What do you think of when you hear the word “work?”
Some days, “work” feels like these dictionary definitions: Exertion, Labor, Toil, Slog, Drudgery. Ouch. Just reading these words makes us feel heavy, even if they accurately describe how we feel right now. It’s not that we don’t still love our art or care about the people we are given to lead. It’s just that we can feel weighed down by our work when the to-do list exceeds our time or energy and when our current choral reality has yet to mirror what we (think we) once had.
The dictionary also offers these definitions of work: Design, Creation, Opus, Handiwork, Masterpiece. What a difference. These words create a whole different feeling state . . . including (if I am honest) the sense that these lovely ideals are far out of reach in real life. How can “volunteer singers” or “young children” or for that matter, any musical population in a still-pandemic era co-exist with words like “opus” and “masterpiece?”
It starts with the spirit of work.
Spirit is a topic I have been encountering a lot lately, as though the universe has placed it on my radar for a reason. Maybe it’s because humanity is hungry for spirit, whether seen as a measure of mood, an intuitive sense or leading, a force of nature, a guiding deity (as in the Holy Spirit), or yoga’s prana, defined as vital life force, breath, or energy. Spirit is a very real intangible, something we experience but often ignore even when we sense it is there.
The essence of spirit is an inner knowing, an authentic leading that directs or re-directs our actions by starting from the heart. Not the ooey-gooey emotional heart, but the “I know this is the right thing to do now” heart. Spirit can guide our work away from toiling and repetitive managing in rehearsal and toward creating experiences aimed at the same musical goals but designed with fresh eyes and open hands.
Changing work from exhausting labor to creative design is not just a perspective change. It starts with humility and trust that if we go to the heart—of the music and the musicians—we will gain greater insight into the next step towards our own version of a masterpiece. Spirit is awareness—so ask yourself, “What is needed now?”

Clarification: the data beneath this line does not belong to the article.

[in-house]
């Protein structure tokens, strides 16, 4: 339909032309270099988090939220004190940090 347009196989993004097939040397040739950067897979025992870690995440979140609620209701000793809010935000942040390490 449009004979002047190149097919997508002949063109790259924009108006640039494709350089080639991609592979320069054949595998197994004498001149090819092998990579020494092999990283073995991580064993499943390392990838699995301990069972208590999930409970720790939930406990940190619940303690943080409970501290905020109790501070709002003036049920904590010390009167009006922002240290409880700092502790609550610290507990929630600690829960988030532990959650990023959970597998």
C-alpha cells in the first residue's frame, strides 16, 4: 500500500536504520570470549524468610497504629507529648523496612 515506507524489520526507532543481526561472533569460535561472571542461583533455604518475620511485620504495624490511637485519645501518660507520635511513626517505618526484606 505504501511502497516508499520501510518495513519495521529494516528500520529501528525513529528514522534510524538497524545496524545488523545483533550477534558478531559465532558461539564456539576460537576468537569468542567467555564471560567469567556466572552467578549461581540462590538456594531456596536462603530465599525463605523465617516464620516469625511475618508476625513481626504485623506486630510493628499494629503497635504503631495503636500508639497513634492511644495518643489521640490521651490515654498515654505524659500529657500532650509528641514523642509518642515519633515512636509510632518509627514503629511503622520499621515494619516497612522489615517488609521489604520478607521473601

Start with the singers. When we really look at and listen to our singers, we become better aware of what they are experiencing—fatigue, frustration, boredom, freneticism, joy, anticipation, doubt, fear, or isolation. Design a rehearsal with this awareness in mind. Set a high bar but with love, not fear. I often remind singers that they don’t get out of bed in the morning and say, “yeah, I am aiming for mediocre today.” Everyone wants to be excellent, to know they matter, and to be a part of something bigger than themselves. Tap into that human spirit.
Look at the music with fresh eyes. When we look for the “moments” in the music—the peaks of the phrases, a strong start and end, a better understanding of text and context, and the interplay of the parts in even the simplest call-and-response—we find a fresh approach to our rehearsal techniques, a spirit-led sense of direction that can revitalize the music and the relationships among our singers as they feel lifted on a new “breath” of energy. Make choices about the most impactful places in each piece and design strategies aimed at creating those moments. Trust that renewed spirit will have a positive impact elsewhere, because singers are now more interested in the piece, are likely to engage more in rehearsal and (one can hope), they just might practice on their own.
Listen to your spirit-led instincts. If you sense singers are discouraged, if you are not sleeping, or if rehearsals are just one slog after another, make some choices that will redirect your work together. This may mean postponing a piece until a later concert, reading a new piece, Zooming with a composer, or connecting the music in a surprising way to a current event. Is your spirit telling you to slow down, program less, simplify your approach, or find ways to bolster the singers’ ability to practice the music? Do that.
Practical me believes it’s a “both-and” world. In my last post, we talked about practice and staying with it (abhyasa) despite the challenges of our own Olympic journey as teachers and conductors. Better than anyone, competitive athletes know toil; they get to the slopes or the rink every day and do the work. But they also know that their spirit—the love for what they do, their larger awareness of their place in this world, and the beauty of their art—is the fuel for creating their own masterpiece performances.
We labor, as well, in our musical art. But if it is all labor, we have missed the point . Take a breath. Listen. Free your spirit. Then move in the direction that is needed right now, towards that masterpiece experience that is always possible.
Dr. Ramona Wis is the Mimi Rolland Endowed Professor in the Fine Arts, Professor of Music, and Director of Choral Activities at North Central College in Naperville, Illinois and the author of The Conductor as Leader: Principles of Leadership Applied to Life on the Podium. Dr. Wis is a 500-hour CYT (Certified Yoga Teacher) with training in yoga history, philosophy, meditation, energetics, pranayama (breath work), anatomy, Sanskrit, and the teaching, sequencing, and adaptations of asana (posture-based) practice. Reach her at: